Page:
Cancer continues to be a major health problem. The objective of the present invention is to provide an improved method for treating certain cancers in humans.
SUMMARY OF THE INVENTION
This, and other objectives as will be apparent to those having ordinary skill in the art, have been achieved by providing a new method to inhibit the growth of tumors in human patients. The method comprises treating the human patients with an effective amount of a combination of radiation and a non-radiolabeled protein receptor tyrosine kinase inhibitor, the overexpression of which can lead to tumorigenesis.
DETAILED DESCRIPTION OF THE INVENTION
The present invention provides an improved method for treating tumors, particularly malignant tumors, in human patients who have cancer, or are at risk of developing cancer. The types of tumors that can be treated in accordance with the invention are tumors that overexpress one or more growth factor receptor tyrosine kinases. Some examples of growth factor receptor tyrosine kinases that can lead to tumorigenesis if overexpressed include the EGFR family of receptors, PDGFR family of receptors, IGFR family of receptors, NGFR family of receptors, TGF family of receptors, and FGFR family of receptors.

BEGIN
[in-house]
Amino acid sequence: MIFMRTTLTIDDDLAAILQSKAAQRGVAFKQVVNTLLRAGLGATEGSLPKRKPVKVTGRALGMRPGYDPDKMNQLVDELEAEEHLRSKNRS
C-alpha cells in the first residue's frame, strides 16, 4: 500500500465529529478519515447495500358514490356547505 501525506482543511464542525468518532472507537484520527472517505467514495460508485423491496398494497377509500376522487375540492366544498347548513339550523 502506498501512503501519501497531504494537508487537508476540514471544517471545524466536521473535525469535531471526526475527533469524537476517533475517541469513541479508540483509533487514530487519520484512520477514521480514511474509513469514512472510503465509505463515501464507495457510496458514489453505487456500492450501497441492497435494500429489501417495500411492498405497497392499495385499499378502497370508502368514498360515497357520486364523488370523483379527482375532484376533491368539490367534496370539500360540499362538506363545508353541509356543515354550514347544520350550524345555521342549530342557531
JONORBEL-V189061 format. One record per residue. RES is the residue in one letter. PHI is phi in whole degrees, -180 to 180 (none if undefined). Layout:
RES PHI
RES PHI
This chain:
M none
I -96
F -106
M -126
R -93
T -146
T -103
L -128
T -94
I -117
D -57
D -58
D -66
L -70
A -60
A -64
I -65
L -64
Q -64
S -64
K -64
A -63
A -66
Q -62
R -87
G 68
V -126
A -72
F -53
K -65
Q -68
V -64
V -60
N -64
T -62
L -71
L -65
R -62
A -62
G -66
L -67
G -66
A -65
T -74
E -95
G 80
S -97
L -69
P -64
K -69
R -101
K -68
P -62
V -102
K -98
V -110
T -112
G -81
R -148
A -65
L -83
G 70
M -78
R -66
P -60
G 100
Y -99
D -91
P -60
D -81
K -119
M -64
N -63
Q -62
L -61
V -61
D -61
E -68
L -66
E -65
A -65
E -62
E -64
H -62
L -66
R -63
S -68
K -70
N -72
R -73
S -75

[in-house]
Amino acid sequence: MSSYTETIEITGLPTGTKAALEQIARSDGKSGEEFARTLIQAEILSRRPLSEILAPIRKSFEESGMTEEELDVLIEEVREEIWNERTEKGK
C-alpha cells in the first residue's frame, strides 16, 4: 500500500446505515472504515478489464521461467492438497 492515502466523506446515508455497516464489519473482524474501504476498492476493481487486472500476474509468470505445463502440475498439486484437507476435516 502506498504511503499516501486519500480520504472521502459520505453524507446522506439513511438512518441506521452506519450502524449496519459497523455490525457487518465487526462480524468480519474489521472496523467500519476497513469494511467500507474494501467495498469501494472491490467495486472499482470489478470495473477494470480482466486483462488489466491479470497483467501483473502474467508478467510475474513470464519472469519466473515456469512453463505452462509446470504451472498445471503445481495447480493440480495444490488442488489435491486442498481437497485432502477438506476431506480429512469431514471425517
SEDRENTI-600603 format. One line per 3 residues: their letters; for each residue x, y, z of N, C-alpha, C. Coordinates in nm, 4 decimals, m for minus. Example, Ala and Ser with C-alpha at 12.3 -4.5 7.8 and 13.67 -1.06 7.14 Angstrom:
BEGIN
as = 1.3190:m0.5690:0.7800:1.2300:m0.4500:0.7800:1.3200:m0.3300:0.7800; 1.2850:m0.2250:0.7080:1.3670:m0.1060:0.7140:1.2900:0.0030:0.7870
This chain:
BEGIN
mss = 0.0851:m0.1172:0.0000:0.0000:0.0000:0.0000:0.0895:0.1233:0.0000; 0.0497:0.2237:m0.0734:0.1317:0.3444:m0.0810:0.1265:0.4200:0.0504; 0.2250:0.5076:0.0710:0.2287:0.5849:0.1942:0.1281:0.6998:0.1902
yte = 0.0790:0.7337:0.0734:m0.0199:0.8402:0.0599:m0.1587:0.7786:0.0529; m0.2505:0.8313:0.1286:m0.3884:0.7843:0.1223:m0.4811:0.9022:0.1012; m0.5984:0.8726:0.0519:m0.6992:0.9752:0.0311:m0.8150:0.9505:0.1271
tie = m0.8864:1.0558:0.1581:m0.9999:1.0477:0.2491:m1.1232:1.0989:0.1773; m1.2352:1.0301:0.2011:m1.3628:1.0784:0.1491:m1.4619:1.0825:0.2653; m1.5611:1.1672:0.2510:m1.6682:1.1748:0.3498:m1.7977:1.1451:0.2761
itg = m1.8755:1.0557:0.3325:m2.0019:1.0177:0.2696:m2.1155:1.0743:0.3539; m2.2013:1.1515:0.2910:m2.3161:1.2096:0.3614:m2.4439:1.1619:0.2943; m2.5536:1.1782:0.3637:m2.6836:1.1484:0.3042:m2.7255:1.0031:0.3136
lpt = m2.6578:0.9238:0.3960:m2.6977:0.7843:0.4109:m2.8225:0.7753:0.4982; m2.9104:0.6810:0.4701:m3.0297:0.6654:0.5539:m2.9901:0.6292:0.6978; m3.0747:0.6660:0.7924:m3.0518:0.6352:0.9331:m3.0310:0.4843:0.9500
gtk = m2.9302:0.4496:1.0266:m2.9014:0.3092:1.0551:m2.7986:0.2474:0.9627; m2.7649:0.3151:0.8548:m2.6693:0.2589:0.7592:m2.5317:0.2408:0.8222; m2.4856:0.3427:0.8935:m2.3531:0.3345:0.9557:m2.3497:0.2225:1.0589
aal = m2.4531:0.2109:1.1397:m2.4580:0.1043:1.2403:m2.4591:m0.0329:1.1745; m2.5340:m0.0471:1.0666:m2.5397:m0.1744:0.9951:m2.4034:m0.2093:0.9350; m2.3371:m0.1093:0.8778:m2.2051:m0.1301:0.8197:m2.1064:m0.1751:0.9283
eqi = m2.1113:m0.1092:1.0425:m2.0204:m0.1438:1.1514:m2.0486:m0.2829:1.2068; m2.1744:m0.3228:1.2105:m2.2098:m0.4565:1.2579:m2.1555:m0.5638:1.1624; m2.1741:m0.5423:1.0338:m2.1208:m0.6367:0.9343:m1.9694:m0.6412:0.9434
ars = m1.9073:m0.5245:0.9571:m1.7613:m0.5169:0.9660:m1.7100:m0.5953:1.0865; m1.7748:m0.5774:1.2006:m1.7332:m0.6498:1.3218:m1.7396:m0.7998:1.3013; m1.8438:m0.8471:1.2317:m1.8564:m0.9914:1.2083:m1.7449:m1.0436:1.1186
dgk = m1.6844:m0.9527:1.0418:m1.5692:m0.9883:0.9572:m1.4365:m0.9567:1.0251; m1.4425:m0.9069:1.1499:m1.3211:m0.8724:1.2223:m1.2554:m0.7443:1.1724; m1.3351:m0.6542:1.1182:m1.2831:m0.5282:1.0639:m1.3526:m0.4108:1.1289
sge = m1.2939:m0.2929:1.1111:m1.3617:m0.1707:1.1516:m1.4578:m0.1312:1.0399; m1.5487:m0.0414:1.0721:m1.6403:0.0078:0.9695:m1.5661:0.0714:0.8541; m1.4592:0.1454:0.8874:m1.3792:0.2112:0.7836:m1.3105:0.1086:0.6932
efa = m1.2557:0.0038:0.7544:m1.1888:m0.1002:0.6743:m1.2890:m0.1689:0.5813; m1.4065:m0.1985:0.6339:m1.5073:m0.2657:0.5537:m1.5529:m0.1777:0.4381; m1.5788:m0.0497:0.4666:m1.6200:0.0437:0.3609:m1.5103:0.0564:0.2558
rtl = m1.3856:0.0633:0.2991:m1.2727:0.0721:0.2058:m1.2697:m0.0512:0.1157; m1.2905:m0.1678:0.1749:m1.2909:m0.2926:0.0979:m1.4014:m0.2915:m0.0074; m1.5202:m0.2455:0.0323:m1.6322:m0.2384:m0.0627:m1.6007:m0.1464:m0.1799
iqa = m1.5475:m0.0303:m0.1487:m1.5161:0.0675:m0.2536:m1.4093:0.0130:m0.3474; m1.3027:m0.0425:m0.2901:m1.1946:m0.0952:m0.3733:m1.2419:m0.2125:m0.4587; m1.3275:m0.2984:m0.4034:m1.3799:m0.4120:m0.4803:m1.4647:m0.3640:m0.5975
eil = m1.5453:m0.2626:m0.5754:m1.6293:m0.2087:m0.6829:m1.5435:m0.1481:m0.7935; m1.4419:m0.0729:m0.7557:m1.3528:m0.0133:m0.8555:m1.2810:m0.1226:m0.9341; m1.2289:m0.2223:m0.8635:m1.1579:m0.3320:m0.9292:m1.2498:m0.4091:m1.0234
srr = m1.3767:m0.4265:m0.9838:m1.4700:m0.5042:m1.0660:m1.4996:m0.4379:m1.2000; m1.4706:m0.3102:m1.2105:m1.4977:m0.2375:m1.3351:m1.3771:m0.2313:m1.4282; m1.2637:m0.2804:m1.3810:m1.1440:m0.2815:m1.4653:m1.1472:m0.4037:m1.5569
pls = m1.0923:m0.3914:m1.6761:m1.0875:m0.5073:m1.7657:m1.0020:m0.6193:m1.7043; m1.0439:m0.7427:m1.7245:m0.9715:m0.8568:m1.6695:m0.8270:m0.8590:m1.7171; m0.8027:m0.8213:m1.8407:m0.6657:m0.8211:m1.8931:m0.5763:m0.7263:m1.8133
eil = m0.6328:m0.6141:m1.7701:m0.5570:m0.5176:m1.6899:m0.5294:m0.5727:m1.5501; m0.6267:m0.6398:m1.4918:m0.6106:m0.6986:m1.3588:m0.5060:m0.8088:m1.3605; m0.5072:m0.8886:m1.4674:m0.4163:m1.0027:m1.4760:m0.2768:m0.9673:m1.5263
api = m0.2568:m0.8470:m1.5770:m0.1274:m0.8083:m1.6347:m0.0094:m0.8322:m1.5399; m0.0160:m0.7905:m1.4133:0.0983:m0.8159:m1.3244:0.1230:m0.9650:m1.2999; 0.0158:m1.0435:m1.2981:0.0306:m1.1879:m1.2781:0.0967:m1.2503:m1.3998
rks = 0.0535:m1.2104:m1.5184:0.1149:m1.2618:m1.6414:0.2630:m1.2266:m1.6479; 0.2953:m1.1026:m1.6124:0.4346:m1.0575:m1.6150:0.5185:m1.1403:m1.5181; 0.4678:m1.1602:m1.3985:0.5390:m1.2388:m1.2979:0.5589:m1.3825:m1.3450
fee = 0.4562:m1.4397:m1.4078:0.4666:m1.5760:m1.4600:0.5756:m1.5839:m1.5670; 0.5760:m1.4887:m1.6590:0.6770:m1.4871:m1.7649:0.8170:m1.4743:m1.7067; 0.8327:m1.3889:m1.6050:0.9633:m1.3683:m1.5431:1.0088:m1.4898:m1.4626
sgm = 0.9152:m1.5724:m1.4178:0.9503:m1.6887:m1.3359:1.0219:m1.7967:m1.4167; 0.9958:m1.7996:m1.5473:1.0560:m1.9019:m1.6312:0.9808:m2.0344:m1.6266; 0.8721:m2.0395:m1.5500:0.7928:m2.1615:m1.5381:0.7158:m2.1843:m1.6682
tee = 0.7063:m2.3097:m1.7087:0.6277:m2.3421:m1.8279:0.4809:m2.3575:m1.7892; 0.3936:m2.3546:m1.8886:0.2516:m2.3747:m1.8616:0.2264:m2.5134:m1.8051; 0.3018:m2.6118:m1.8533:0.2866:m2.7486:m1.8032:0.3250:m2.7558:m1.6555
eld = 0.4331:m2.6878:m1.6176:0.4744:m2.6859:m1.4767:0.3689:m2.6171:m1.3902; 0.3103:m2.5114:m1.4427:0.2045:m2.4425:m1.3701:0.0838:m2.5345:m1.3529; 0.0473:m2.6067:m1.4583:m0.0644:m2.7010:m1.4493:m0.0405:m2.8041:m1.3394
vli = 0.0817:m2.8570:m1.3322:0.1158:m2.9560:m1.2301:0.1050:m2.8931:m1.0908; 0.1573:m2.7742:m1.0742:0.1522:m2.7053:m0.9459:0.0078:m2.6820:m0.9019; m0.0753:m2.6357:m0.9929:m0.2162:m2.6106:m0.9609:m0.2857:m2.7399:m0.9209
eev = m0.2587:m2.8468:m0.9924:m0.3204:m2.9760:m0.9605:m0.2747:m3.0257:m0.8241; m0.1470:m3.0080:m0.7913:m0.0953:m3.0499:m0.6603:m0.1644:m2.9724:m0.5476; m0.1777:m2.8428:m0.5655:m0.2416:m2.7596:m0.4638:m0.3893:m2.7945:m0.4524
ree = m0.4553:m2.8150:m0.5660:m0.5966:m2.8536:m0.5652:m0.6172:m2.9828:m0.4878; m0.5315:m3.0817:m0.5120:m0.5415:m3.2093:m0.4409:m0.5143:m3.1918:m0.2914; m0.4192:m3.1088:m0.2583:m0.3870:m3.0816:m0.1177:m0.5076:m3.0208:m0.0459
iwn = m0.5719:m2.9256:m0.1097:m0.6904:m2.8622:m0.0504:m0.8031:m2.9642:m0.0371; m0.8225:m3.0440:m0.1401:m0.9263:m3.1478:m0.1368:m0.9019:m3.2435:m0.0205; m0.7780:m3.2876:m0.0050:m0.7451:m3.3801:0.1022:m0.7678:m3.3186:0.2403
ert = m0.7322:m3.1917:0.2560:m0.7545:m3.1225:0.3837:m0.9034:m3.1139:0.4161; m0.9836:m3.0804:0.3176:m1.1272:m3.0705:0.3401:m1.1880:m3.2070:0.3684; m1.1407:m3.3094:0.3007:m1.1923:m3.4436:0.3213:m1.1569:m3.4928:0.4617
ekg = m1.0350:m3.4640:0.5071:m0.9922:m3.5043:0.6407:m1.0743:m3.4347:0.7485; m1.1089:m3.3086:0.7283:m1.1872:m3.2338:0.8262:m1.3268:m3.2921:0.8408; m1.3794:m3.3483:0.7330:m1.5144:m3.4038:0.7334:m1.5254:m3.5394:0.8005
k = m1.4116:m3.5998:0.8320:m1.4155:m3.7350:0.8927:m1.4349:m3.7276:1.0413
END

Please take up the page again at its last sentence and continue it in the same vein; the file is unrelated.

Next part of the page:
The EGFR family of receptors includes EGFR, which is also referred to in the literature as HER1; HER2, which is also referred to in the literature as Neu, c-erbB-2, and p185erbB-2; erbB-3 and erbB-4. In this specification, EGFR refers to the EGFR family of receptors. The specific member of the EGFR family of receptors that is also called EGFR will be referred to as EGFR/HER1.
The PDGFR family of receptors includes PDGFRα and PDGFRβ. The IGF family of receptors includes IGFR-1. Members of the FGFR family include FGFR-1, FGFR-2, FGFR-3, and FGFR-4. The TGFR family of receptors includes TGFRα and TGFRβ.
Any type of tumor that overexpresses at least one growth factor receptor tyrosine kinase, the overexpression of which can lead to tumorigenesis, can be treated in accordance with the method of the invention. These types of tumor include carcinomas, gliomas, sarcomas, adenocarcinomas, adenosarcomas and adenomas.
Such tumors occur in virtually all parts of the human body, including every organ. The tumors may, for example, be present in the breast, lung, colon, kidney, bladder, head and neck, ovary, prostate, brain, pancreas, skin, bone, bone marrow, blood, thymus, uterus, testicles, cervix, and liver. For example, tumors that overexpress the EGF receptor include breast, lung, colon, kidney, bladder, head and neck, especially squamous cell carcinoma of the head and neck, ovary, prostate, and brain.